There is an increasingly large roster of personal assistant apps that use artificial intelligence in an attempt to make users’ lives easier. Mezi is the newest contender and while it has plenty of competition, the service wants to set itself apart with what its founders call a “maniacal” focus on e-commerce, helping users with the most time-consuming shopping errands.
Created by the co-founders of Dhingana, the Indian streaming music service acquired by Rdio last year, Mezi launched today in the United States for iOS and Android. It has raised $2.8 million in backing from Nexus Venture Partners.
Mezi uses a text message interface (in fact, on Android the service is only available through SMS) and is geared toward busy people who need to take care of complicated tasks that usually take hours of research and emails, like finding out-of-stock items, purchasing and installing large appliances, or making group hotel and flight reservations. While many people like to shop for fun, Mezi assumes most users will come to it for errands they find onerous.
The app combines an artificial intelligence platform with human assistants, or Mezi’s “shopping experts.” Called Smart Assist, Mezi’s AI tech uses natural language processing filter out the most important information from text messages and pass it on to shopping experts, who then respond to users and finish taking care of each task. Smart Assist also learns and stores each user’s preferences, which in turn helps complete future requests more quickly.
While making the transition from streaming music to AI-assisted shopping might seem like a big leap, founder Swapnil Shinde, who founded Mezi with his twin brother Snehal, tells TechCrunch it was a natural move after trying to balance their personal lives with running Dhingana.
“One evening, Snehal was driving back from work in San Francisco and his wife had several things she wanted him to buy from different stores. He thought, how great would it be to take of everything in a few text messages,” says Shinde. “The advent of artificial intelligence means that every professional can have their own virtual shopping assistant and we can give it a truly human interface.”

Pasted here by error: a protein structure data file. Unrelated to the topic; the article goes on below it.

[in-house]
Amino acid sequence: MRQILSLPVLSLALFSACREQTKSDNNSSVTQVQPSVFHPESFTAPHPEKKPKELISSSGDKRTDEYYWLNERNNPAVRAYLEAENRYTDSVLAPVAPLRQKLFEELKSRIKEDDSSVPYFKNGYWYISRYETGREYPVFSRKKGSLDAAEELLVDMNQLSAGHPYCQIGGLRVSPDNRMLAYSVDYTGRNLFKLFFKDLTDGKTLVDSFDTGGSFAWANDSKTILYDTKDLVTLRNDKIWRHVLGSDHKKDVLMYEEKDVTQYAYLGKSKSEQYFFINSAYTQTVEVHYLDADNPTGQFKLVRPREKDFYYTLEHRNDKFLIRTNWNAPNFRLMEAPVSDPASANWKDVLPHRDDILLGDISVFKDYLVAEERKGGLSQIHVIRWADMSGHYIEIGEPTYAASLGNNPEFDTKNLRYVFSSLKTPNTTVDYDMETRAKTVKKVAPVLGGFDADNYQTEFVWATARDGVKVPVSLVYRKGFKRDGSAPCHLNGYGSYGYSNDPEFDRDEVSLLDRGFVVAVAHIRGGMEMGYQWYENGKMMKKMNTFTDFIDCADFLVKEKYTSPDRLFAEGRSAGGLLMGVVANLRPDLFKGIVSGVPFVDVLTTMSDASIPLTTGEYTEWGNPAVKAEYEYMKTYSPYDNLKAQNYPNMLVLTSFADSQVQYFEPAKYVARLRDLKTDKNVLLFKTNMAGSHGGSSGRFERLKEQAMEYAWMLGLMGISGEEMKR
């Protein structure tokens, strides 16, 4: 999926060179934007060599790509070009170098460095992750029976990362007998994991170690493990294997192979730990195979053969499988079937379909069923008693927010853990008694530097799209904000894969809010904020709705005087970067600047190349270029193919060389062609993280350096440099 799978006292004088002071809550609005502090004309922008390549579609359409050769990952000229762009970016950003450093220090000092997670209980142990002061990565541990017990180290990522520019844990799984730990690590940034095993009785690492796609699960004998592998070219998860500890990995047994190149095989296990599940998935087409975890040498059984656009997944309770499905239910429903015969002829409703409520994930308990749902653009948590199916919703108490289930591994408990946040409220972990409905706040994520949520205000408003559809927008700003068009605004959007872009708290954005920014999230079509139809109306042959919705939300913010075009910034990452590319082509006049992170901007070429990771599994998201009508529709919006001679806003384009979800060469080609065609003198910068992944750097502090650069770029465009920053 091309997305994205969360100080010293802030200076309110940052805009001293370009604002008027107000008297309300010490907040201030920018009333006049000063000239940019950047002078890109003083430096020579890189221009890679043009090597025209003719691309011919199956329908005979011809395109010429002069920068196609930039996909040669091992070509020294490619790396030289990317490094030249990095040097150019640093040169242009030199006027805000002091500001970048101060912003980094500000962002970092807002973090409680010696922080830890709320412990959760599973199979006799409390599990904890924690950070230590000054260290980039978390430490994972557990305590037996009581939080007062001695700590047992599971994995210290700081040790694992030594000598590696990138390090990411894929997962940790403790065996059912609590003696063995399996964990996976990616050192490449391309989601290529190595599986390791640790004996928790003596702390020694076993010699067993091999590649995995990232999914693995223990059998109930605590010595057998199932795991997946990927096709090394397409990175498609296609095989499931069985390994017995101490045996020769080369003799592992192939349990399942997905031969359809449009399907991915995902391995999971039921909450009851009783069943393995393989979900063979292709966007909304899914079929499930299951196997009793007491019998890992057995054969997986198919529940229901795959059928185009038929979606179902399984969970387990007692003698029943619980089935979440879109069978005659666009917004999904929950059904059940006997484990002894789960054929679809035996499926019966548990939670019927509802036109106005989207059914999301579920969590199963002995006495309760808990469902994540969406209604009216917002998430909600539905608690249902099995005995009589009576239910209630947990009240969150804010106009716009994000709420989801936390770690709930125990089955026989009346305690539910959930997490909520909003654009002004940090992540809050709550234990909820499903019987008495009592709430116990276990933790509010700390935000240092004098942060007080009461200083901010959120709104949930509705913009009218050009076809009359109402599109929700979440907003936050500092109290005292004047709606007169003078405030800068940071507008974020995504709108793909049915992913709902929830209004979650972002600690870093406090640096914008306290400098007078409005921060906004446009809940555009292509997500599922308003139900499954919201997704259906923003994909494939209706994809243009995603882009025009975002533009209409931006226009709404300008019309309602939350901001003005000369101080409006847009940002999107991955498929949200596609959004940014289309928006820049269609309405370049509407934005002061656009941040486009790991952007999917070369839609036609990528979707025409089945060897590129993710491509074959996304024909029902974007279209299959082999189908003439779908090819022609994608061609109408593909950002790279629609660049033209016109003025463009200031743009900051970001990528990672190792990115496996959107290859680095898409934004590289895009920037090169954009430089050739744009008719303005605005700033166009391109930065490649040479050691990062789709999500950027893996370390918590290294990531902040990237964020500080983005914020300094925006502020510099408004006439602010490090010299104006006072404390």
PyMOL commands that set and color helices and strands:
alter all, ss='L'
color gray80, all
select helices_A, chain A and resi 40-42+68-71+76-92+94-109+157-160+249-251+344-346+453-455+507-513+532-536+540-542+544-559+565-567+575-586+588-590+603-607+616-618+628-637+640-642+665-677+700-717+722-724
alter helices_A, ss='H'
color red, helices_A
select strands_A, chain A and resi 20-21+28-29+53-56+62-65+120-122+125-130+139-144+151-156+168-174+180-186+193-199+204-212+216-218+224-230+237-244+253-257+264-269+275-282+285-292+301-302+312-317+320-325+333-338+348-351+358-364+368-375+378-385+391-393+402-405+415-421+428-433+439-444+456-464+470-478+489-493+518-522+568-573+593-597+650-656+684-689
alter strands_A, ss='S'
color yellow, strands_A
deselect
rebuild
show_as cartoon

Most requests will return three options and once a user books a service or makes a purchase, Mezi continues to update them with reservation or shipping information. Tasks Mezi has already completed for test users include tracking down a blazer from the Balmain X H&M collection, which was sold out online; researching and ordering running shoes; and booking international trips for large groups of passengers who wanted to sit next to each other on each flight.
Giving AI A Human Touch
Fine-tuning Smart Assist is the most important part of making sure Mezi can scale up successfully. When the service was first tested, it relied completely on human assistants. Now Shinde says work is split about 80-20 percent between people and Smart Assist, and the startup’s goal is to flip that ratio in favor of artificial intelligence.
“We’re almost to the point where requirements are very clear so our experts don’t waste time clarifying each request and can come up with recommendations instead,” says Shinde. “We want to reduce the pain point where experts have to do stuff that is repetitive across different questions. That’s one of our differentiating factors.”
The app will monetize through affiliate partnerships, but Shinde says it will remain “brand agnostic,” which means users will get options from a wide range of sites instead of just the ones Mezi works with.
Mezi is among several personal assistant apps that use a text message interface and rely on AI. These include GoButler, Operator, Agent Q, and M, an experimental feature from Facebook Messenger, all of which answer shopping-related questions in addition to other requests.
Shinde says Mezi plans to differentiate by not only focusing exclusively on e-commerce (the app won’t wake you up or help you win at Trivial Pursuit), but specializing in the most annoying tasks. As the app grows, it will develop different verticals, such as travel, fashion, or electronics. While the service is currently available only in the U.S., Shinde says Mezi’s platform is designed to localize quickly and enter markets other personal assistant apps haven’t tackled yet.
“We have kept that in mind, given our past experience building companies. From day one, it’s been designed to be currency-less and country-less. We believe we are in the right position to build a global product from day one.”Featured Image: ponsulak/Shutterstock